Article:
BIRMINGHAM, Ala. (WIAT) — 70% of human trafficking begins online. CBS 42 Morning News anchor Alissa Rothermich found when it comes to victims, trafficking often starts with one of the most commonly used social media apps.
The number of ads for sex in a given year in Alabama is 641,000, according to the University of Alabama. As the internet has become more widely available, the business of trafficking has gone from the corners of city streets to being accessible anywhere.
“Just about every type of human trafficking that exists throughout the world is happening to some degree in our state,” said Chris Lim, a professor at the University of Alabama.
Lim’s department researches sex trafficking and it’s a shift from a traditional in-person arrangement to an online establishment.
“It’s more mobile if you will. They can take the victim to any community and pop up an ad in the local community. another reason is it’s safer for them,” Lim said.
The website Backpage used to be a hot spot for sex ads. The federal government shut the site down in 2018, and now dozens of other sites have popped up in its place.
But the ease of internet advertising isn’t the only trafficking danger that lurks online. Those who work with victims say traffickers use social media as a place to prey on unsuspecting victims.
“I’ve seen several young ladies who were beginning to get caught or were fully caught in this from really well established, healthy families from right here over the mountain,” said Melea Stephens of Rescue Innocence.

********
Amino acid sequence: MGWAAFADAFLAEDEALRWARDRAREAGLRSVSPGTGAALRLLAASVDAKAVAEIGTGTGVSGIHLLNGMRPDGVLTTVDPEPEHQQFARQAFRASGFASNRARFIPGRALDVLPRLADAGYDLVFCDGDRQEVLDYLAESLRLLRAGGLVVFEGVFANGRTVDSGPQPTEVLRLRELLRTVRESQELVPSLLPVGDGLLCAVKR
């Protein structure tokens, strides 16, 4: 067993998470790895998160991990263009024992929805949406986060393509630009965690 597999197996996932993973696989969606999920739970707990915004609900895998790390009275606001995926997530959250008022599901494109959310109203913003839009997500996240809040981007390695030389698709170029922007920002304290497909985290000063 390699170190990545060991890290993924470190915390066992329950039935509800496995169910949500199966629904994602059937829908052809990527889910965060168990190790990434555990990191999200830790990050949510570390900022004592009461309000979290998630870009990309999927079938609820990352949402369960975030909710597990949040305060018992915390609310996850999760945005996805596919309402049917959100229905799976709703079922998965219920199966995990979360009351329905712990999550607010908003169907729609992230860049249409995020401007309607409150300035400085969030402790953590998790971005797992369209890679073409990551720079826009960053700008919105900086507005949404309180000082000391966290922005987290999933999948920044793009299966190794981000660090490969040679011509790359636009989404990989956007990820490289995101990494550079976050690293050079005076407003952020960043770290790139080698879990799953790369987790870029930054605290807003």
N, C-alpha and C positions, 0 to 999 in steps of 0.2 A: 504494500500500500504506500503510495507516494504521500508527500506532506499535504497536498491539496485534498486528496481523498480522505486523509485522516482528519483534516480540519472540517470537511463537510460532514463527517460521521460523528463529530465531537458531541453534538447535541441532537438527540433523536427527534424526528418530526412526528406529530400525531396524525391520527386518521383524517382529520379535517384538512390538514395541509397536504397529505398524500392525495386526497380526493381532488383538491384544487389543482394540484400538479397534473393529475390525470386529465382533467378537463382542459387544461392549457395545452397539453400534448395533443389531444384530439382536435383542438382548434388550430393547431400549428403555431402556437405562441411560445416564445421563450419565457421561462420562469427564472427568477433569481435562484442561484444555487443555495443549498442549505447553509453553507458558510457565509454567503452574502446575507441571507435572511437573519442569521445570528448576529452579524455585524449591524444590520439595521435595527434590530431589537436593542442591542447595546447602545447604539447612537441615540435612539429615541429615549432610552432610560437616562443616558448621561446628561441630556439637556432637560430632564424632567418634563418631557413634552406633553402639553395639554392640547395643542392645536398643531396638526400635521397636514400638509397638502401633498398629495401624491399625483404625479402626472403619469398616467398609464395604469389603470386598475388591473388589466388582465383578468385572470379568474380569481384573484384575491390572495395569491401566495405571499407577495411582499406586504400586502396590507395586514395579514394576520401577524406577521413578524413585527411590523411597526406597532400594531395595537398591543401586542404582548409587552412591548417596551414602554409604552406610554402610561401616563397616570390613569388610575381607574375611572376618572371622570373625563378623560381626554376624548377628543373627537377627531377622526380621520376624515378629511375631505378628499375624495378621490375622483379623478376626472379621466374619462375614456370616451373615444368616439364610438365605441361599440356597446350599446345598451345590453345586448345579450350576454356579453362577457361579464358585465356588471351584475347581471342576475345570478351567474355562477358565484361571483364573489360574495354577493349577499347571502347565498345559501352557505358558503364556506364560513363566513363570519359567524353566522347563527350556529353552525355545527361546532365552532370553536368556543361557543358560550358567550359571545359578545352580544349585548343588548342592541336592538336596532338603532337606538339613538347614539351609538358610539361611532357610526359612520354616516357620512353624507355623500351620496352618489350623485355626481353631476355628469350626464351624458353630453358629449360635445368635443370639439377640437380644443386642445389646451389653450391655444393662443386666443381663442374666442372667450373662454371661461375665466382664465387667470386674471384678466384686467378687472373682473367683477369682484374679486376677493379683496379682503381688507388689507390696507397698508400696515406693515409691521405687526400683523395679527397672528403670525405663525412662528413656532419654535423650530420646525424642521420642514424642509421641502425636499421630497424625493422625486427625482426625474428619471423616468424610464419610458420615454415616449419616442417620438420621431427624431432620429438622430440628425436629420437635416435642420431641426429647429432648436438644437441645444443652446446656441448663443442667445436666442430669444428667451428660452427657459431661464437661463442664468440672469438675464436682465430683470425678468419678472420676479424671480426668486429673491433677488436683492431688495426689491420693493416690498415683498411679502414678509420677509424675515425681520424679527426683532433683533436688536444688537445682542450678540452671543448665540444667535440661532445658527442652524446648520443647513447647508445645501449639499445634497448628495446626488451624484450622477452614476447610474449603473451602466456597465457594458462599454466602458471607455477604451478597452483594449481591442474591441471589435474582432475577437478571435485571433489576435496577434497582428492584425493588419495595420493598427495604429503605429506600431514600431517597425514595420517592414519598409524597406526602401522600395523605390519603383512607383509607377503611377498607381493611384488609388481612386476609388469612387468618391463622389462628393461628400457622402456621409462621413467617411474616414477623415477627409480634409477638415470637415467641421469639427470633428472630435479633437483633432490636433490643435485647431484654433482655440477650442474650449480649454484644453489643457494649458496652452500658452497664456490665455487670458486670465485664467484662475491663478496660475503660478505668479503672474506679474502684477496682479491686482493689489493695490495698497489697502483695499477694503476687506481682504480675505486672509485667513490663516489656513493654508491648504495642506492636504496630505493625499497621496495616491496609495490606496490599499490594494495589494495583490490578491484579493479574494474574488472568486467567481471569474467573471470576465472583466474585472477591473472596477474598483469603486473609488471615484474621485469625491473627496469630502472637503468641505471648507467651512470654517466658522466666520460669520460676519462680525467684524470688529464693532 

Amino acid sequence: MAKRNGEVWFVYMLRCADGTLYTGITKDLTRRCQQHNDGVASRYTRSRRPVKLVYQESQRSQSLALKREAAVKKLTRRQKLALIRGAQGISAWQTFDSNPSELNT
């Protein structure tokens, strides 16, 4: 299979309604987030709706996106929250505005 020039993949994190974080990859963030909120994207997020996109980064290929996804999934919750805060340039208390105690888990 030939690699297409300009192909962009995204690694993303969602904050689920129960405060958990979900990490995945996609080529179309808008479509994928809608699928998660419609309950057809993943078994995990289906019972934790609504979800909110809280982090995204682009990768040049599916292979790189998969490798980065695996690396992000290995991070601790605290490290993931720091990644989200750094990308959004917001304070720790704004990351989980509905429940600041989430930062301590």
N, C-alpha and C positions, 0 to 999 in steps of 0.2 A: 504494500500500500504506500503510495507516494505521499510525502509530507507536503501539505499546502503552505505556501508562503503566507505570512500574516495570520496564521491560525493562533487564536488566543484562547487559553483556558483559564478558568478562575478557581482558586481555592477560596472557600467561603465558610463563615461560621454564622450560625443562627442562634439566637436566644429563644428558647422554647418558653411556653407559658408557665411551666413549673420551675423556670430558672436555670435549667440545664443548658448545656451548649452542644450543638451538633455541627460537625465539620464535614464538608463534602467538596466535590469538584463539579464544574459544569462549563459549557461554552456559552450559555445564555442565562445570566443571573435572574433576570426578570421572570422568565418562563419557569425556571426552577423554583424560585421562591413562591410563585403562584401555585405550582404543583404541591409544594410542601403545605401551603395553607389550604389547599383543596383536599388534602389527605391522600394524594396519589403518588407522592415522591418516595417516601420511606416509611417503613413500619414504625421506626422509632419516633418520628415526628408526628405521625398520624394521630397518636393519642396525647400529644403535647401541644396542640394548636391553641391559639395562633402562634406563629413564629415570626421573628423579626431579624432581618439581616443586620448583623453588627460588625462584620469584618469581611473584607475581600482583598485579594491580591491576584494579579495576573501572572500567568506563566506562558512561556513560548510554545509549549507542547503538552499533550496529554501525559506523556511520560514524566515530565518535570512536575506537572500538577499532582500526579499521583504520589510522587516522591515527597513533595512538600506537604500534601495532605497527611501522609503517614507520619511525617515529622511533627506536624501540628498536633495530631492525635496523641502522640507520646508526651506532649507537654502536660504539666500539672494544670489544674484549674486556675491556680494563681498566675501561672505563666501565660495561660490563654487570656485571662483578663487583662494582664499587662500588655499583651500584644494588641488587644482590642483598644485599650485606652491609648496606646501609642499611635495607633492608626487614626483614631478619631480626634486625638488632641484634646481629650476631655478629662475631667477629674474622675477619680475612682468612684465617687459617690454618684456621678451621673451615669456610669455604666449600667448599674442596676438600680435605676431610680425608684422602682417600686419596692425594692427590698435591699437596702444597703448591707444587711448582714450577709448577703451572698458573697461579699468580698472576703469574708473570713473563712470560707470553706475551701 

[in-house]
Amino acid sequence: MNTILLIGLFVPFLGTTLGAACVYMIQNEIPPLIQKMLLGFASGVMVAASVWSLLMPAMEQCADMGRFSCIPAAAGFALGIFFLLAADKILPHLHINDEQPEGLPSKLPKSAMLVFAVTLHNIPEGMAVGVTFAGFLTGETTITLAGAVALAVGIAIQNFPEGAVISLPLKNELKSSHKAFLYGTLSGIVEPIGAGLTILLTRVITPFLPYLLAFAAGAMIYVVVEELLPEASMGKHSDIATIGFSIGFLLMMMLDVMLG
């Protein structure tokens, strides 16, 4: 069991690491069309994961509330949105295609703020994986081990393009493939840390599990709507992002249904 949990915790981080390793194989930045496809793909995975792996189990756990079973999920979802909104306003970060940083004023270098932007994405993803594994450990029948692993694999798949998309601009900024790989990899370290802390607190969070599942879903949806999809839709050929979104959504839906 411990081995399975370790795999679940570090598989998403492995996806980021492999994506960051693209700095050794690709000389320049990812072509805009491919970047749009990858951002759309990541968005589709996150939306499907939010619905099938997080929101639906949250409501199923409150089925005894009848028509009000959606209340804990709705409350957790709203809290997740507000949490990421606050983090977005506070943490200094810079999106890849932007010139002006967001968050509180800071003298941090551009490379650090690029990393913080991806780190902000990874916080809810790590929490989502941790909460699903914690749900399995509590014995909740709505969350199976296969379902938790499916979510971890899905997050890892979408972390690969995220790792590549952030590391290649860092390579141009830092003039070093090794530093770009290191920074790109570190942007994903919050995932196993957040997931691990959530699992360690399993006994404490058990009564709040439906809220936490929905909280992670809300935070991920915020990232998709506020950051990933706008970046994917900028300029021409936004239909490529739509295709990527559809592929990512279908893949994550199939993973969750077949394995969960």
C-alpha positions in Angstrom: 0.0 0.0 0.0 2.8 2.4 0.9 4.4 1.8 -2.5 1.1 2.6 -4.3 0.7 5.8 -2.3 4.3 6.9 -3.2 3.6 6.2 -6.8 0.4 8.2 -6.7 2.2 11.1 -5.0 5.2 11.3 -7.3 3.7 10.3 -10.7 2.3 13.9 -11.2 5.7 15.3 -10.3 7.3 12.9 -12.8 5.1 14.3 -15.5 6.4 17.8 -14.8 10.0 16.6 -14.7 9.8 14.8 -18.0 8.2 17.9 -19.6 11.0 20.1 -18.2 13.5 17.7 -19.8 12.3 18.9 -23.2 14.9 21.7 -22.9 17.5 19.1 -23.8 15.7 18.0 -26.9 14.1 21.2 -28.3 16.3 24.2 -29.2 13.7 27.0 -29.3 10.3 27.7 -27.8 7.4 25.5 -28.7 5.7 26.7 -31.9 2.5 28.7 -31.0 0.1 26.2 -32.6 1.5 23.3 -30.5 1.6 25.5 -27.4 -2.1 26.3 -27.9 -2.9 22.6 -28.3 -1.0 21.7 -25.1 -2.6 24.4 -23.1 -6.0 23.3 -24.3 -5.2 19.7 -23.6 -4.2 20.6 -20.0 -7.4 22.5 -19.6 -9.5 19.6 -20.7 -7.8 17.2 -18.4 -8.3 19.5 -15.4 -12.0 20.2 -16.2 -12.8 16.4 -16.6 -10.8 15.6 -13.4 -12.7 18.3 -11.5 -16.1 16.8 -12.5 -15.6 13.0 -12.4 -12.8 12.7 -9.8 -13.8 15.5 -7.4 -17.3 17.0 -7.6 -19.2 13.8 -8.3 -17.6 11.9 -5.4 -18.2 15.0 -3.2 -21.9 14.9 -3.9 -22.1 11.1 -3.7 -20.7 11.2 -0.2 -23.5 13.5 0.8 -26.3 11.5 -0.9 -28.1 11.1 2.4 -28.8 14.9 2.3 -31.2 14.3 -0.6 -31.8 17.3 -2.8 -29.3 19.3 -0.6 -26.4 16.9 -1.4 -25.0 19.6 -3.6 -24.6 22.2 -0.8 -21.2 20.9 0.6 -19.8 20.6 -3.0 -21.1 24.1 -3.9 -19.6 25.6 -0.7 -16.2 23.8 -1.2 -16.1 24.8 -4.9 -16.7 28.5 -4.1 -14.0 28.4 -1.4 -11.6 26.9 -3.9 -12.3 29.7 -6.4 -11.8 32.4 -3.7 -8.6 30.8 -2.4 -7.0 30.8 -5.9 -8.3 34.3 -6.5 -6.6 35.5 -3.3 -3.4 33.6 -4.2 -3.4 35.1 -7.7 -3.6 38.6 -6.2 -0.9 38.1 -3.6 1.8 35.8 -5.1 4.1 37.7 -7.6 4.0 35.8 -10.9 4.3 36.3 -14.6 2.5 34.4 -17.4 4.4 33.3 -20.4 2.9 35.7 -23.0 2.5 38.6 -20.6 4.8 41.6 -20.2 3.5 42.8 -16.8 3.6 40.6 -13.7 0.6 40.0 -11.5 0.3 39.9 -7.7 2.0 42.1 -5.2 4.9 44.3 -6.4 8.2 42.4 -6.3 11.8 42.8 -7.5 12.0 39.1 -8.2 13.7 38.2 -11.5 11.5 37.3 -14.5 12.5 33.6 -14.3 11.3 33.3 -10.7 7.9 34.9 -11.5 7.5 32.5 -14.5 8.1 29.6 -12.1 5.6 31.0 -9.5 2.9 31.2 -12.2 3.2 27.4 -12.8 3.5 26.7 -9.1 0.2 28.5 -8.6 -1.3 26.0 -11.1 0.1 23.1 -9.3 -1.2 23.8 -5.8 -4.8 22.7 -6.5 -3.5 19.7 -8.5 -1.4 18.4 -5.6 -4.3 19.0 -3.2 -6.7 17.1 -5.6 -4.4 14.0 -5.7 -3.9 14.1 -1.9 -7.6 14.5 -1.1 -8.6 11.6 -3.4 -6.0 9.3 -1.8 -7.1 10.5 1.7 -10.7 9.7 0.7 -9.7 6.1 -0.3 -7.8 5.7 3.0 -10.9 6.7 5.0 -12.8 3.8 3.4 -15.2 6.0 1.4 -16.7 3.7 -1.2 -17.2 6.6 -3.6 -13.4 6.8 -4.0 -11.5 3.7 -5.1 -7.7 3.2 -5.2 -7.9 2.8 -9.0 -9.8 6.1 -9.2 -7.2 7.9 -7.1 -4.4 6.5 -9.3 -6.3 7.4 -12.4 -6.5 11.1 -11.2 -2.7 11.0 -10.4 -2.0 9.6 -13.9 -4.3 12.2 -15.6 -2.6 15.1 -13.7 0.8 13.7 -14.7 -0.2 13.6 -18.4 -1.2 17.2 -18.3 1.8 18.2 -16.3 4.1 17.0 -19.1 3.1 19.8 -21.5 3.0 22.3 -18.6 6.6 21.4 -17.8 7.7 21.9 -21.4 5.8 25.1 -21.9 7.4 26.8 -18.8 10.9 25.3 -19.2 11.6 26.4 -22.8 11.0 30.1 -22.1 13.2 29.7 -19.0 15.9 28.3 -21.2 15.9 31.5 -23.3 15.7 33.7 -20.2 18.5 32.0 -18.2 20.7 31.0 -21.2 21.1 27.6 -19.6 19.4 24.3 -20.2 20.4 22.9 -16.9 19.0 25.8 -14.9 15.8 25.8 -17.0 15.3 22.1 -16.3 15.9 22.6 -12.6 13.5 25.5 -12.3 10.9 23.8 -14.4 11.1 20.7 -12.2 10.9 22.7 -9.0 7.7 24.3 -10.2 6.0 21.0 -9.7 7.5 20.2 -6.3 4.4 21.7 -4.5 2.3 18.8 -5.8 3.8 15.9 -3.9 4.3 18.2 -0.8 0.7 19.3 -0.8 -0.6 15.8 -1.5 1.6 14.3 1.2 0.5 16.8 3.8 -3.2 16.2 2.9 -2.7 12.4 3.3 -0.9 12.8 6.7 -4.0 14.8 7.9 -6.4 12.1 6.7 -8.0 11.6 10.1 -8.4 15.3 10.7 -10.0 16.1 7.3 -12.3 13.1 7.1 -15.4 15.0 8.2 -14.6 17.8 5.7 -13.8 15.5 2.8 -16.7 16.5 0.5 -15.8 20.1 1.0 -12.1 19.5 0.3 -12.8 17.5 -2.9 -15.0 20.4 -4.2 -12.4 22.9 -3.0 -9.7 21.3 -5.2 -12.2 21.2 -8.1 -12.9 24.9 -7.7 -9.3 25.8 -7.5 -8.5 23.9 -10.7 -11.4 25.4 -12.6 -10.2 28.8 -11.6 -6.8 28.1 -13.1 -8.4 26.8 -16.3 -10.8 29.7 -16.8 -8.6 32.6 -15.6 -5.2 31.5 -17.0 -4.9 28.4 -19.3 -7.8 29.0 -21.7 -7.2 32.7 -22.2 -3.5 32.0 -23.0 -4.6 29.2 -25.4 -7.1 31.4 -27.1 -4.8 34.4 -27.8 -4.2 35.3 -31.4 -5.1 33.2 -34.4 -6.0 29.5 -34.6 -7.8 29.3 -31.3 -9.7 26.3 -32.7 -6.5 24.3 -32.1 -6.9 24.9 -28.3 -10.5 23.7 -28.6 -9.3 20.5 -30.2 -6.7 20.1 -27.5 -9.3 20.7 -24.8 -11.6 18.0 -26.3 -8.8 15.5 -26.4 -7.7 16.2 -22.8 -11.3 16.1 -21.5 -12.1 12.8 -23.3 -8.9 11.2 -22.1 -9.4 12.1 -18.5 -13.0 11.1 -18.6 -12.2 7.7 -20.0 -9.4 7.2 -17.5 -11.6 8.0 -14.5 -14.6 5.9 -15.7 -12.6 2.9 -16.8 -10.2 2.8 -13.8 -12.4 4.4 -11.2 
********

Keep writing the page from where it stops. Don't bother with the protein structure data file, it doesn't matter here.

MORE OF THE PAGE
Stephens is part of a group pushing a resolution in the US House of Representatives to require apps be regulated and rated like movies.
Right now, ratings for apps are assigned by the app creators. This means those potentially dangerous for young adults could be labeled as age-appropriate. This includes one found on most teens’ smartphones.
“When it comes to children we find that Instagram is the main access point for traffickers to groom young, underage minors for trafficking,” Stephens said.
Traffickers also use messaging on Facebook and Youtube. Several of the experts CBS 42 talked to agreed that if a child has an online presence of any kind, they have likely been seen by a child predator at least once and it’s important to guard their online activity.
“This is something that requires everybody to work together collaboratively in order to effectively address the issue,” Lim said.
- Machete-carrying man shot by LaGrange Police officer, GBI investigating
- Man on moped chases 14-year-old NC girl home from bus stop
- Should I get a booster shot or a third dose of the COVID-19 vaccine?
- Brian Laundrie’s parents leave for shopping trip, are confronted by woman with bullhorn when they return
- Hawaii couple’s long-lost wedding ring returned after cliff jump, Tik Tok video, selfie